FOXY is a crossover study designed to also look at dosing schedules. With chronic dosing over time, oxytocin can lose its effectiveness in some participants.

“We are testing a variety of ways to measure apathy and empathy, and we have several secondary measures to put those results into context to decide whether to proceed to a Phase III trial,” explains Dr. Finger.

One of those important measures is caregiver experience and burden. Maybe the patient is improving, but does that translate to better outcomes from the caregiver’s perspective?

“It’s a rotten and cruel disease. It affects so many parts of someone’s life and their loved ones,” adds Dr. Finger. “We finally feel we can improve quality of life and are gathering proof that it’s not hopeless.”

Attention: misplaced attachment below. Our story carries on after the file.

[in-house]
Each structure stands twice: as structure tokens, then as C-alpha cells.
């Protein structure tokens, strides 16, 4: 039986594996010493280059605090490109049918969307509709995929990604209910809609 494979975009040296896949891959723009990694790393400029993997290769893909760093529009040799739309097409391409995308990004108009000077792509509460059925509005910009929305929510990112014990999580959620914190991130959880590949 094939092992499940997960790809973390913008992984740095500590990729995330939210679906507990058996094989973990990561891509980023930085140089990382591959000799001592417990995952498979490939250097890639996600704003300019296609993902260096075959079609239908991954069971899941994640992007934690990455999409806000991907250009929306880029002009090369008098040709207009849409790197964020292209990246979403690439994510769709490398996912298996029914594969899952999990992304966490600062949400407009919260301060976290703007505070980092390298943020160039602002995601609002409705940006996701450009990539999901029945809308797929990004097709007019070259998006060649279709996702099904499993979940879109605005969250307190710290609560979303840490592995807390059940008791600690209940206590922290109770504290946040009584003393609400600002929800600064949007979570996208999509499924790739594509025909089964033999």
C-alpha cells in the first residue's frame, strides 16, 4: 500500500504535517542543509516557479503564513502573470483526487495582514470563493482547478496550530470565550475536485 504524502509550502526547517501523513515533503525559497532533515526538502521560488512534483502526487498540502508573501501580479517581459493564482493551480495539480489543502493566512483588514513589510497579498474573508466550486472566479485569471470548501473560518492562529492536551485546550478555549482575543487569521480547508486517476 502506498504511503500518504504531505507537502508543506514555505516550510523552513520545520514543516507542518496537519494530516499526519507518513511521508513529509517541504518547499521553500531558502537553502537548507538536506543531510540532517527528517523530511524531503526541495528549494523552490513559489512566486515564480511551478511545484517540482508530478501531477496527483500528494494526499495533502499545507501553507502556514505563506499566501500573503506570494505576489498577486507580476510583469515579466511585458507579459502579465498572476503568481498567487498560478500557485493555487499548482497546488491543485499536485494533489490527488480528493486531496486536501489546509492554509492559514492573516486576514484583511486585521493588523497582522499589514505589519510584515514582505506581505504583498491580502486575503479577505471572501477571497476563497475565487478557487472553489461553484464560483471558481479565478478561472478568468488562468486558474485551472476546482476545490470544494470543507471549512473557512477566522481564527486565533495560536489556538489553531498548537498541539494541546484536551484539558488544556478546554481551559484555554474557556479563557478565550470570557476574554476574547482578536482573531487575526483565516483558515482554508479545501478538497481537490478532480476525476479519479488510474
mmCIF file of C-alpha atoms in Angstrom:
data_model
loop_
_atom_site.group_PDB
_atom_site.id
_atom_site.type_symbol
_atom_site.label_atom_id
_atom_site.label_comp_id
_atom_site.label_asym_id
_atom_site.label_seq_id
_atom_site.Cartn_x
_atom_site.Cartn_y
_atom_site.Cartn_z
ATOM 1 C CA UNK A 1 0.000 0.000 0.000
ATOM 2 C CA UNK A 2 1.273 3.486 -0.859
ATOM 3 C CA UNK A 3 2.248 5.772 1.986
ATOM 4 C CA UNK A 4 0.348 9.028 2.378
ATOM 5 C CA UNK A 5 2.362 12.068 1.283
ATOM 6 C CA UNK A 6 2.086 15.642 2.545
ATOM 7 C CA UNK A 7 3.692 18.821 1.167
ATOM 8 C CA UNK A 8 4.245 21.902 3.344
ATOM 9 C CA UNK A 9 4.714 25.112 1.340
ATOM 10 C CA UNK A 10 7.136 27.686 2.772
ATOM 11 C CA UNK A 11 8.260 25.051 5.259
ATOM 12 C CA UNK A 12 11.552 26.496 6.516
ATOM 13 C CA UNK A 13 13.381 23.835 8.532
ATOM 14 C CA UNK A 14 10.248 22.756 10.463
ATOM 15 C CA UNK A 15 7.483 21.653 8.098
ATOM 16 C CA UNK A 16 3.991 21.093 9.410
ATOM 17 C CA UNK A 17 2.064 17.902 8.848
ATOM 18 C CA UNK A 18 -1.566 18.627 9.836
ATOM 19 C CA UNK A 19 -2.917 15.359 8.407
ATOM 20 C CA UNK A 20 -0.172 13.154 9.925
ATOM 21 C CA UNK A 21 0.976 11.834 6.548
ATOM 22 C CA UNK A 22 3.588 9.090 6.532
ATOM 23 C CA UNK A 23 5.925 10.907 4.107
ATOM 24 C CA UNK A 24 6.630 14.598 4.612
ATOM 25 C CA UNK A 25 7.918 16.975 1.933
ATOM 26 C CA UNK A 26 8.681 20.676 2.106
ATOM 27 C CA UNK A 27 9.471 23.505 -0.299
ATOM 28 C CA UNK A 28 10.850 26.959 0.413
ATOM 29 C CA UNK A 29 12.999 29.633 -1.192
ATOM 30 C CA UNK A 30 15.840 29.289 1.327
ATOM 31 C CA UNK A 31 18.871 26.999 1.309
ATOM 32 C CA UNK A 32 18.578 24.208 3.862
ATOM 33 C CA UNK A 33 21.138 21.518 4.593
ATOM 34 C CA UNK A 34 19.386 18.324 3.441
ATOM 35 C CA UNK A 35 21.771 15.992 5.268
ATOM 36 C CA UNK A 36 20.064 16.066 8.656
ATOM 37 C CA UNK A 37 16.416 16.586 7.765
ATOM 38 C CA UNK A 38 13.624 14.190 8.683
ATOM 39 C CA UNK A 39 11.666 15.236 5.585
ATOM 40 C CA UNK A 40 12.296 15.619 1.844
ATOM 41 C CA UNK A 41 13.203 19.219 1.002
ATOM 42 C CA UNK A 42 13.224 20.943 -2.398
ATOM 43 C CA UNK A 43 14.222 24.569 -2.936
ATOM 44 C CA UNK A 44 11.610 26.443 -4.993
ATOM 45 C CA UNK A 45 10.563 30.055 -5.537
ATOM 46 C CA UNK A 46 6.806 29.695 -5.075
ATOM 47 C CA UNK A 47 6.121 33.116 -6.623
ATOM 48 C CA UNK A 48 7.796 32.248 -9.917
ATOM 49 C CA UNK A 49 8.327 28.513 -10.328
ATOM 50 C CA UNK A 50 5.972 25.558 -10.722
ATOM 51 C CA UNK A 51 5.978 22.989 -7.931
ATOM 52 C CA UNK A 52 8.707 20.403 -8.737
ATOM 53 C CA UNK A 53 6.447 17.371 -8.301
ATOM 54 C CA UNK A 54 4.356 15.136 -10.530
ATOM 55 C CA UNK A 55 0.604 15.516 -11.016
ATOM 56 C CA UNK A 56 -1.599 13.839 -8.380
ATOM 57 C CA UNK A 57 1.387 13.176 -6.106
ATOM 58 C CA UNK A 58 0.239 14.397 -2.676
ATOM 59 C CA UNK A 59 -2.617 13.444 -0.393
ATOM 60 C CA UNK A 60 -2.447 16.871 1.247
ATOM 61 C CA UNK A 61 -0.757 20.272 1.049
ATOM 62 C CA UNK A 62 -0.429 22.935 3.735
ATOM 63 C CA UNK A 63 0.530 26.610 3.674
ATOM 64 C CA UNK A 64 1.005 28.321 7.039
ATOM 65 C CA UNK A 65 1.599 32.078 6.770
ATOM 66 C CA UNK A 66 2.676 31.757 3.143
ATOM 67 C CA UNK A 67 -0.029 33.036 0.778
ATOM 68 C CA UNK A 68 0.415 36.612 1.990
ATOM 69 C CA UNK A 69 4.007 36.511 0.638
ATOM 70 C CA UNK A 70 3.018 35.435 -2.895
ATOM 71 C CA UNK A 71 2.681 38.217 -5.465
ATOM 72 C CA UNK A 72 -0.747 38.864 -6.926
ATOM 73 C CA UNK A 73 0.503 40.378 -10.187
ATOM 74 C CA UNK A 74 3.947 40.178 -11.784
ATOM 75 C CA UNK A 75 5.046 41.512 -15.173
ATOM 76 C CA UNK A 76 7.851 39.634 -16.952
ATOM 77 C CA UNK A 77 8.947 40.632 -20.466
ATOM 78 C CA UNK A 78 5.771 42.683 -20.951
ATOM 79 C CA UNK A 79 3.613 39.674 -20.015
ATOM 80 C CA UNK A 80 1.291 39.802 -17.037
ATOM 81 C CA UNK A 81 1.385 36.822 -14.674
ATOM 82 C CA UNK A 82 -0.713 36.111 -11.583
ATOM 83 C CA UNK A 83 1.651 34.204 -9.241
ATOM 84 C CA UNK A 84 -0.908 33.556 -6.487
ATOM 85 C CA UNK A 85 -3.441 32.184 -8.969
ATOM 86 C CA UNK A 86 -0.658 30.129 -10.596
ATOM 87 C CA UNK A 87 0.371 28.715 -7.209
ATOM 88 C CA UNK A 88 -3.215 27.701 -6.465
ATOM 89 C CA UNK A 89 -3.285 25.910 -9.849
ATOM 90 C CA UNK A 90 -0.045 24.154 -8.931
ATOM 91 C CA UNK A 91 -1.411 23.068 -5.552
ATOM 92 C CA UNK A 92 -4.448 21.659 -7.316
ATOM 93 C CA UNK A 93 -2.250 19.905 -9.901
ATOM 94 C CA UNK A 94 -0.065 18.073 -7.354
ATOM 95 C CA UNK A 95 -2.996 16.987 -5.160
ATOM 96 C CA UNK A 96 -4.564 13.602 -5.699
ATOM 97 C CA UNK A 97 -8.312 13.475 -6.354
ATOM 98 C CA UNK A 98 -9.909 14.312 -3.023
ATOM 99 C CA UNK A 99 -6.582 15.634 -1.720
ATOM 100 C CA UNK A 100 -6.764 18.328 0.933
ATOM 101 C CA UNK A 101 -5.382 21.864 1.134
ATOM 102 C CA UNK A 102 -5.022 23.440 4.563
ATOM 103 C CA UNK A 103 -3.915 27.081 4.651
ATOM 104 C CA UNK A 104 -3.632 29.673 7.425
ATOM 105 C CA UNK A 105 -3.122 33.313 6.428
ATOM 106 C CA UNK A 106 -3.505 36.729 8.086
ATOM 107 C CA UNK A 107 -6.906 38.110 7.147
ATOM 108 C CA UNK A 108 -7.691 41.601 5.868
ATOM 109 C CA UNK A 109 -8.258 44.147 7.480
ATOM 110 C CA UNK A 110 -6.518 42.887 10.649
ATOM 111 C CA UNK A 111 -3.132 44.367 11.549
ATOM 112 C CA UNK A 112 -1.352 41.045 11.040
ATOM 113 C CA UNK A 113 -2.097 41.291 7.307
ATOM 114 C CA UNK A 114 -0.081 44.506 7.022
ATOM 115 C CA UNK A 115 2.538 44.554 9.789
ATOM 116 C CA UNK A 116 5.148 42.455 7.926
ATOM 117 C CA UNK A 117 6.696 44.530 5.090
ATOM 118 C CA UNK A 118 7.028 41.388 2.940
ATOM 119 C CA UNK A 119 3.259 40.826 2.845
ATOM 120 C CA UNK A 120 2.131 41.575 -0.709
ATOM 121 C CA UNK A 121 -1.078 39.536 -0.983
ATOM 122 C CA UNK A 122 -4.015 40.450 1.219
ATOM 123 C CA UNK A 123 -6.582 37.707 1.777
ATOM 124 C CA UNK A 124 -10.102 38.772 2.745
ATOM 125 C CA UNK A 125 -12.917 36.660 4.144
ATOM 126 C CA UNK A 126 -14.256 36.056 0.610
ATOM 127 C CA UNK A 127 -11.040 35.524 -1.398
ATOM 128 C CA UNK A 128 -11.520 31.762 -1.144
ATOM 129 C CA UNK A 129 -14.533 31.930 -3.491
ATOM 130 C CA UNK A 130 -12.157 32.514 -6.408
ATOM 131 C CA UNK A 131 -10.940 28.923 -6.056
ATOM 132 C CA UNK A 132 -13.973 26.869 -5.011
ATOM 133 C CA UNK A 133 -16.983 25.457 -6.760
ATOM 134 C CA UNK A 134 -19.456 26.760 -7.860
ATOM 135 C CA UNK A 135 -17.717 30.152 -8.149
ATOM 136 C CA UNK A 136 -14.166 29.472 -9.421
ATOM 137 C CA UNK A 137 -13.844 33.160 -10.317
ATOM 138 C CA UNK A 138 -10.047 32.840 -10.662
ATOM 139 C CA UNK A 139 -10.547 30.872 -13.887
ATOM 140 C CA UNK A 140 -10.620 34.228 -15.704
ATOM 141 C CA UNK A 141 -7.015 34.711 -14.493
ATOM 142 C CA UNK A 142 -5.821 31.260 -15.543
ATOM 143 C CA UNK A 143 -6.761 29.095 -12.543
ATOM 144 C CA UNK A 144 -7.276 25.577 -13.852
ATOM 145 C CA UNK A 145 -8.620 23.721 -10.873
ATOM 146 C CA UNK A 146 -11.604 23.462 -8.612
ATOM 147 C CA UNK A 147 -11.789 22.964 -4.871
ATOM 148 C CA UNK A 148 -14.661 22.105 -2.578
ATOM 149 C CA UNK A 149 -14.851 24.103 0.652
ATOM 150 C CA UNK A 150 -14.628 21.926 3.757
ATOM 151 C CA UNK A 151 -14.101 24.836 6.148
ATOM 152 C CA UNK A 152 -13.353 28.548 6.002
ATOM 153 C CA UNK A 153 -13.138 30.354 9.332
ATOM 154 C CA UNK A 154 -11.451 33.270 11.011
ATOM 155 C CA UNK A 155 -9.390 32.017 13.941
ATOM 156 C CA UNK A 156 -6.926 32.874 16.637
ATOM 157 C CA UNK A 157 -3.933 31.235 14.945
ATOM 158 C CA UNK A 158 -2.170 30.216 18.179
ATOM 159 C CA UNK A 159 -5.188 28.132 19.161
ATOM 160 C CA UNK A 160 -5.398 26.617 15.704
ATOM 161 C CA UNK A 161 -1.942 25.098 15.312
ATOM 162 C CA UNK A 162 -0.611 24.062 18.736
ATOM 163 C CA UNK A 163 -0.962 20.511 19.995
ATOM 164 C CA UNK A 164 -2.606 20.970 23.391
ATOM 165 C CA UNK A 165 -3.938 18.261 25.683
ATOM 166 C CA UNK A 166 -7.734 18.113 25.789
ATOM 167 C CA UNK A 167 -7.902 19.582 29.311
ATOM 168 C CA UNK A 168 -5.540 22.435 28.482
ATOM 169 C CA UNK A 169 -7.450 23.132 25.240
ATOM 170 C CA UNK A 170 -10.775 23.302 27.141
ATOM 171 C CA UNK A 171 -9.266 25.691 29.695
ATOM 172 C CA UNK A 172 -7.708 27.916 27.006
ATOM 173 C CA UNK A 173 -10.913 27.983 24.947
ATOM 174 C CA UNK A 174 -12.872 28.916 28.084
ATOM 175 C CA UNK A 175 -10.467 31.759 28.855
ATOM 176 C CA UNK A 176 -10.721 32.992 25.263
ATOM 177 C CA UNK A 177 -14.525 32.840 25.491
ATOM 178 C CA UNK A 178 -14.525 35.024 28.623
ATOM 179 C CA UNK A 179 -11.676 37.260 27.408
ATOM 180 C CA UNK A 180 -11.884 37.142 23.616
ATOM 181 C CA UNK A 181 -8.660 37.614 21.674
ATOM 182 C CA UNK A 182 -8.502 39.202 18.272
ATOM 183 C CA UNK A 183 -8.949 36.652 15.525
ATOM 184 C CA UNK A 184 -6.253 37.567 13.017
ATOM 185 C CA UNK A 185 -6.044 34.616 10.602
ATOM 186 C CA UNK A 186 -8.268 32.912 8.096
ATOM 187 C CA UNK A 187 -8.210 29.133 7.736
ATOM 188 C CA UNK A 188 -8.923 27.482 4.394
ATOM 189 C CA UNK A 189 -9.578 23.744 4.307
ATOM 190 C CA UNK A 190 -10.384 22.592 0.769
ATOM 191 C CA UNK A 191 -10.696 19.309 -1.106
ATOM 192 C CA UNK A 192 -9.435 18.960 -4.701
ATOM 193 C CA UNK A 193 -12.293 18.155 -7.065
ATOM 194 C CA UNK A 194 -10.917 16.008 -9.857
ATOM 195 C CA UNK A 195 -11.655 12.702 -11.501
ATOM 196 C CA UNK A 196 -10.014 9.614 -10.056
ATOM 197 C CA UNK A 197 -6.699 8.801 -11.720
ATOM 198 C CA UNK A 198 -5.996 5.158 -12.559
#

Ray has been in long-term care for the past year. He was no longer safe at home due to wandering and obsessive eating of inedible objects.

“Ray’s communication and recognition of family is rarely evident. Most of our seven grandchildren have few memories of Ray without dementia, but they enjoy visiting him with their parents,” shares Linda.

“Our retirement has not been what we might have hoped for, but I am grateful for the support of family, friends and community resources throughout our journey. You learn quickly with FTD that you must develop patience, a thick skin and a good sense of humour if you’re going to survive. And most importantly, you must ask for help. I’m still learning.”

Ray and Linda were involved in a number of clinical trials including those testing the oxytocin spray. These are small but important pieces of the larger puzzle. “It made me feel like at least what we’re going through may have some value down the road. This is painful and not what either of us would have chosen. But, if there’s a glimmer of hope that our contributions will make a difference, it helps me accept this difficult journey.”